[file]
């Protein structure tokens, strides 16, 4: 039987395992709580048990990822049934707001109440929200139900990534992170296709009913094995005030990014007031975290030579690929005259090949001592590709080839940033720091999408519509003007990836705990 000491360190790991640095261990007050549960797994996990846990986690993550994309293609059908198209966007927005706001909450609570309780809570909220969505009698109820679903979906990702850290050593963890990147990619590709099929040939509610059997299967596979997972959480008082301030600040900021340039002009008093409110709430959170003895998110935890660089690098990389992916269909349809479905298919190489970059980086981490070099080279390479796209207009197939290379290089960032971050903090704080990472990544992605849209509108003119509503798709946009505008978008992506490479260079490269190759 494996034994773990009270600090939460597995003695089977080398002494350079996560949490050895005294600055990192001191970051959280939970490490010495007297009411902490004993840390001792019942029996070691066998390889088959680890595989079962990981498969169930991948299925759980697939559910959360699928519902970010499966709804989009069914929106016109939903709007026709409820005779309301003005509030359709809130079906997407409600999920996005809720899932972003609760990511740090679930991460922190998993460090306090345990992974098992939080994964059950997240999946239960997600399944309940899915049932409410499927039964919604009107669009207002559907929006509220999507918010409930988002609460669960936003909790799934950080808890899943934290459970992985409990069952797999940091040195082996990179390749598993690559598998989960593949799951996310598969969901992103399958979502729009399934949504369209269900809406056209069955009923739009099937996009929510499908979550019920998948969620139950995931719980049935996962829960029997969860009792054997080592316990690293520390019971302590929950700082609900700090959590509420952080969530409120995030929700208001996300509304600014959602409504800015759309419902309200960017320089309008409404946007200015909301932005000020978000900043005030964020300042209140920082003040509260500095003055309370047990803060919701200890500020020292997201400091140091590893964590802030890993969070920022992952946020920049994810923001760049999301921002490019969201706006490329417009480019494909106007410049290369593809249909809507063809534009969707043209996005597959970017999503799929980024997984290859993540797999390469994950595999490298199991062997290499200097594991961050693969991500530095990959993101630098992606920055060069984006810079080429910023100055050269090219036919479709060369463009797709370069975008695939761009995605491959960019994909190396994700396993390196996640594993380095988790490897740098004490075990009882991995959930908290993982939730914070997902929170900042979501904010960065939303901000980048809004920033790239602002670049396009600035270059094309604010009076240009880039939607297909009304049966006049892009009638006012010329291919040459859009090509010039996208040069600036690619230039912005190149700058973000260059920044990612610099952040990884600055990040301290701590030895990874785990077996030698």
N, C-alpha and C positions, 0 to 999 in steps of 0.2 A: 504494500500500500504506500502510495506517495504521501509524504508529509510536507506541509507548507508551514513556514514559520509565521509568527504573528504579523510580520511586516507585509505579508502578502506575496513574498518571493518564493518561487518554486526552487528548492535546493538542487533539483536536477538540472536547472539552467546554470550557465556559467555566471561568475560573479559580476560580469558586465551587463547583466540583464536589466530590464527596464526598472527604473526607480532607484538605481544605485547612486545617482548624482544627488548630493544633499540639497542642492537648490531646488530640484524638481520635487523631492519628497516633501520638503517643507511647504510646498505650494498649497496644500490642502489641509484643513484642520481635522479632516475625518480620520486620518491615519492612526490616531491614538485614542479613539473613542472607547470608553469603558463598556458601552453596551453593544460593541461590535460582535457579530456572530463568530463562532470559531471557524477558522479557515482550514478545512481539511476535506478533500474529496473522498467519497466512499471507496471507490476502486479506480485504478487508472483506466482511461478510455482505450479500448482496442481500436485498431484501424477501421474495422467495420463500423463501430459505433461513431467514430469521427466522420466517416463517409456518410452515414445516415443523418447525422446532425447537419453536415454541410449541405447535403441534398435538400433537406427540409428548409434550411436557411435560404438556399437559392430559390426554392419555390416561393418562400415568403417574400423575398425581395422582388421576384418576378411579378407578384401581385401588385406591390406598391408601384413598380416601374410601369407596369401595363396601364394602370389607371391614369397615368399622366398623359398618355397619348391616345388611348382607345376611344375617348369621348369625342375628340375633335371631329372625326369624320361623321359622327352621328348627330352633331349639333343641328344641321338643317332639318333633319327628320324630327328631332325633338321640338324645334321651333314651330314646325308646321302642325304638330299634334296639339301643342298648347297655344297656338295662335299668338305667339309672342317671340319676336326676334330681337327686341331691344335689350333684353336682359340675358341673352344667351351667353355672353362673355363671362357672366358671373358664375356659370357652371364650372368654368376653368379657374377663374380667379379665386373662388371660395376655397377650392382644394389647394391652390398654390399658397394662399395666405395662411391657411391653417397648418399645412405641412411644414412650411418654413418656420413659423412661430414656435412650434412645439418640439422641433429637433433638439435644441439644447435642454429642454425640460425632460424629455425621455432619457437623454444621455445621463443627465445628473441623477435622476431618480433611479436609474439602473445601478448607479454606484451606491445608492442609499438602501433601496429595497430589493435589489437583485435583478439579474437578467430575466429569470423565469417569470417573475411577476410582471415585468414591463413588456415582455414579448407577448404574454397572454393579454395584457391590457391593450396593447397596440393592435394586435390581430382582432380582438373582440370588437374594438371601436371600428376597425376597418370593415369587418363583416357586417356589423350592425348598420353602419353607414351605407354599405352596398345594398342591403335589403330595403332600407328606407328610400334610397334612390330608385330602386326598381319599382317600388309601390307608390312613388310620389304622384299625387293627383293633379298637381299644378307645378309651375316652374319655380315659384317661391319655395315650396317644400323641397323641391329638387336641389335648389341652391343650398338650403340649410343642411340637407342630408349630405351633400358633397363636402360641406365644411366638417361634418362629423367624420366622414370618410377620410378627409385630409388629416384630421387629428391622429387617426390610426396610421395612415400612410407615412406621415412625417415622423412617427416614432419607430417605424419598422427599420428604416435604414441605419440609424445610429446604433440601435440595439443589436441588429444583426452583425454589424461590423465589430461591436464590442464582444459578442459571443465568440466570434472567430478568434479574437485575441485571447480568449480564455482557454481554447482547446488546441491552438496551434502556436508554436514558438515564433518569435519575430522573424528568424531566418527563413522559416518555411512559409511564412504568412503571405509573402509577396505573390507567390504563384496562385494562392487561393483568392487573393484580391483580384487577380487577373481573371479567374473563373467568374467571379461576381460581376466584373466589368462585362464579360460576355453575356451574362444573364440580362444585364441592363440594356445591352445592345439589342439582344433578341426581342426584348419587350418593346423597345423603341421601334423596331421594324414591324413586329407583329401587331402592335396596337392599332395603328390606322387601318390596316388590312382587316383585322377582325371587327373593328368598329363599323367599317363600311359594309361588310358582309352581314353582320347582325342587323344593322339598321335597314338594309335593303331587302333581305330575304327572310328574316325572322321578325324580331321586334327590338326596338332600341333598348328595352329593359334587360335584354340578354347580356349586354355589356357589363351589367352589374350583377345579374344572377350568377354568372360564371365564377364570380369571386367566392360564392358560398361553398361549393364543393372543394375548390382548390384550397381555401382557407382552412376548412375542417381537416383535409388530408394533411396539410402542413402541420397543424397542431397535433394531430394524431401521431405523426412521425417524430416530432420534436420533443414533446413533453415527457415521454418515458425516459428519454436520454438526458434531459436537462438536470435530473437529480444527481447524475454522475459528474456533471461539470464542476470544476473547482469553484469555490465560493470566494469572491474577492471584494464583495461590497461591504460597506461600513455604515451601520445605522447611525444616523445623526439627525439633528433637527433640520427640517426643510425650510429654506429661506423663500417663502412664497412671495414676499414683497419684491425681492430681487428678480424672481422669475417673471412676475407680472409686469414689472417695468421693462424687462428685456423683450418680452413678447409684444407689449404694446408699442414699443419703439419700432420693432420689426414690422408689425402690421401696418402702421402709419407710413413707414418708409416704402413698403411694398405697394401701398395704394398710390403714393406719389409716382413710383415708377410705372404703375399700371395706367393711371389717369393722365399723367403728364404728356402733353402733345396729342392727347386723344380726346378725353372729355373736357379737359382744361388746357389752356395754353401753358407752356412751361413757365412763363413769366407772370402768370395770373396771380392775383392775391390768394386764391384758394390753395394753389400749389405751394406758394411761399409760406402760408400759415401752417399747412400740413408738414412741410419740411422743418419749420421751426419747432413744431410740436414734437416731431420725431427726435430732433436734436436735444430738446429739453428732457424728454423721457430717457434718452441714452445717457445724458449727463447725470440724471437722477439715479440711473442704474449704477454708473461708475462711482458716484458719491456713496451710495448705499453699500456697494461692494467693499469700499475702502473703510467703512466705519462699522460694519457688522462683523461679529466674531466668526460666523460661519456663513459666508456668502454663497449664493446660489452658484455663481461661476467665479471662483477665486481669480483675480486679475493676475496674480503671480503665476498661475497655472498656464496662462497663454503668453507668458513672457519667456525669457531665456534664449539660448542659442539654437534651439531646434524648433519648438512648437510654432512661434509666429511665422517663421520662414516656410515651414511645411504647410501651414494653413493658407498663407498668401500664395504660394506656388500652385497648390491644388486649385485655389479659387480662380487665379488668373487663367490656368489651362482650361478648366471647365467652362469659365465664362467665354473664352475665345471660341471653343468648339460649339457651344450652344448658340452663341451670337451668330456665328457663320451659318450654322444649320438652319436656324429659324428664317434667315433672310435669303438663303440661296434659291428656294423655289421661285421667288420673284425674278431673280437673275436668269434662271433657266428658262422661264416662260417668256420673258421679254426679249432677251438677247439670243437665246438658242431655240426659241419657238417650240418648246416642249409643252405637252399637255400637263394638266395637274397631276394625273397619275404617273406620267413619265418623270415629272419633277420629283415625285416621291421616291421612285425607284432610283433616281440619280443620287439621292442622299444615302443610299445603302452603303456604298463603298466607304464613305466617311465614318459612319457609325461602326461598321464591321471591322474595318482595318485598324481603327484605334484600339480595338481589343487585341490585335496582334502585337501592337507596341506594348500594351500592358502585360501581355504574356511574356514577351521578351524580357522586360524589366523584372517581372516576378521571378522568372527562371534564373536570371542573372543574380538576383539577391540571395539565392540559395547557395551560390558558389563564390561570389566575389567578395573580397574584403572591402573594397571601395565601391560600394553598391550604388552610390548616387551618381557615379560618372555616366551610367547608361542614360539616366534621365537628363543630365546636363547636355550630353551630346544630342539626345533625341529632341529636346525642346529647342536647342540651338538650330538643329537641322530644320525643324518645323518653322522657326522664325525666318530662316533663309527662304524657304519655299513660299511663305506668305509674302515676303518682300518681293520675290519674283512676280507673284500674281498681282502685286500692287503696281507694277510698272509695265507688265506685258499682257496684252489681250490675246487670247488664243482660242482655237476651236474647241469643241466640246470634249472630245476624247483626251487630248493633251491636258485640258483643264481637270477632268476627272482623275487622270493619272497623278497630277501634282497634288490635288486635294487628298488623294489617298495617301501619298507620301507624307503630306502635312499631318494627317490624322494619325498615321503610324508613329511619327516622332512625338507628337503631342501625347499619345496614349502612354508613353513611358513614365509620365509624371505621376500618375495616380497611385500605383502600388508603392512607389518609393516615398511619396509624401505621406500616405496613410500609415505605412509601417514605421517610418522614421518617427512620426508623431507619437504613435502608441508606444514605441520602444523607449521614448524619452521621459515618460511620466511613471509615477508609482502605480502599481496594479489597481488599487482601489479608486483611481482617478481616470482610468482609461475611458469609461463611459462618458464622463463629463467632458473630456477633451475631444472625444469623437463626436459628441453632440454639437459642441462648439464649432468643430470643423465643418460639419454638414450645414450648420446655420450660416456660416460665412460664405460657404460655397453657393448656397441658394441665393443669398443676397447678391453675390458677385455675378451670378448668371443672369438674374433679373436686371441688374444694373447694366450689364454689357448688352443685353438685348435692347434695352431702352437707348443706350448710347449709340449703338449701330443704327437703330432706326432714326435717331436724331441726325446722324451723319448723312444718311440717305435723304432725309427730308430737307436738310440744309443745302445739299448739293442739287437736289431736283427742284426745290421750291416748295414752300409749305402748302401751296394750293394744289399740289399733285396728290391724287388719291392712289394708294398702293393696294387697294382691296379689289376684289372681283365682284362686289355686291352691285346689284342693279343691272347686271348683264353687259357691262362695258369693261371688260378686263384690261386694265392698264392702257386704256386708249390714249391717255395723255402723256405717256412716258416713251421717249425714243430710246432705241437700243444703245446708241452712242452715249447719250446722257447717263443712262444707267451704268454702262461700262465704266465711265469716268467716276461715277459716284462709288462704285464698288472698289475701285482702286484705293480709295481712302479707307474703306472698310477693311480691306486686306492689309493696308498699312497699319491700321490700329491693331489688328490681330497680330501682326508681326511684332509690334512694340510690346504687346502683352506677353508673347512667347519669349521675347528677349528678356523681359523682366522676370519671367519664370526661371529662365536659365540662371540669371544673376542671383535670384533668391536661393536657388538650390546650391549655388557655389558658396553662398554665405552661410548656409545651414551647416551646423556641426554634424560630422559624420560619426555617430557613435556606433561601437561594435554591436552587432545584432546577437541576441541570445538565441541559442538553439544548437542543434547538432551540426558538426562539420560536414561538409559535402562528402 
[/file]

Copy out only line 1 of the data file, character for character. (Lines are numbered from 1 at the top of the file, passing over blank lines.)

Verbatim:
């Protein structure tokens, strides 16, 4: 039987395992709580048990990822049934707001109440929200139900990534992170296709009913094995005030990014007031975290030579690929005259090949001592590709080839940033720091999408519509003007990836705990 000491360190790991640095261990007050549960797994996990846990986690993550994309293609059908198209966007927005706001909450609570309780809570909220969505009698109820679903979906990702850290050593963890990147990619590709099929040939509610059997299967596979997972959480008082301030600040900021340039002009008093409110709430959170003895998110935890660089690098990389992916269909349809479905298919190489970059980086981490070099080279390479796209207009197939290379290089960032971050903090704080990472990544992605849209509108003119509503798709946009505008978008992506490479260079490269190759 494996034994773990009270600090939460597995003695089977080398002494350079996560949490050895005294600055990192001191970051959280939970490490010495007297009411902490004993840390001792019942029996070691066998390889088959680890595989079962990981498969169930991948299925759980697939559910959360699928519902970010499966709804989009069914929106016109939903709007026709409820005779309301003005509030359709809130079906997407409600999920996005809720899932972003609760990511740090679930991460922190998993460090306090345990992974098992939080994964059950997240999946239960997600399944309940899915049932409410499927039964919604009107669009207002559907929006509220999507918010409930988002609460669960936003909790799934950080808890899943934290459970992985409990069952797999940091040195082996990179390749598993690559598998989960593949799951996310598969969901992103399958979502729009399934949504369209269900809406056209069955009923739009099937996009929510499908979550019920998948969620139950995931719980049935996962829960029997969860009792054997080592316990690293520390019971302590929950700082609900700090959590509420952080969530409120995030929700208001996300509304600014959602409504800015759309419902309200960017320089309008409404946007200015909301932005000020978000900043005030964020300042209140920082003040509260500095003055309370047990803060919701200890500020020292997201400091140091590893964590802030890993969070920022992952946020920049994810923001760049999301921002490019969201706006490329417009480019494909106007410049290369593809249909809507063809534009969707043209996005597959970017999503799929980024997984290859993540797999390469994950595999490298199991062997290499200097594991961050693969991500530095990959993101630098992606920055060069984006810079080429910023100055050269090219036919479709060369463009797709370069975008695939761009995605491959960019994909190396994700396993390196996640594993380095988790490897740098004490075990009882991995959930908290993982939730914070997902929170900042979501904010960065939303901000980048809004920033790239602002670049396009600035270059094309604010009076240009880039939607297909009304049966006049892009009638006012010329291919040459859009090509010039996208040069600036690619230039912005190149700058973000260059920044990612610099952040990884600055990040301290701590030895990874785990077996030698």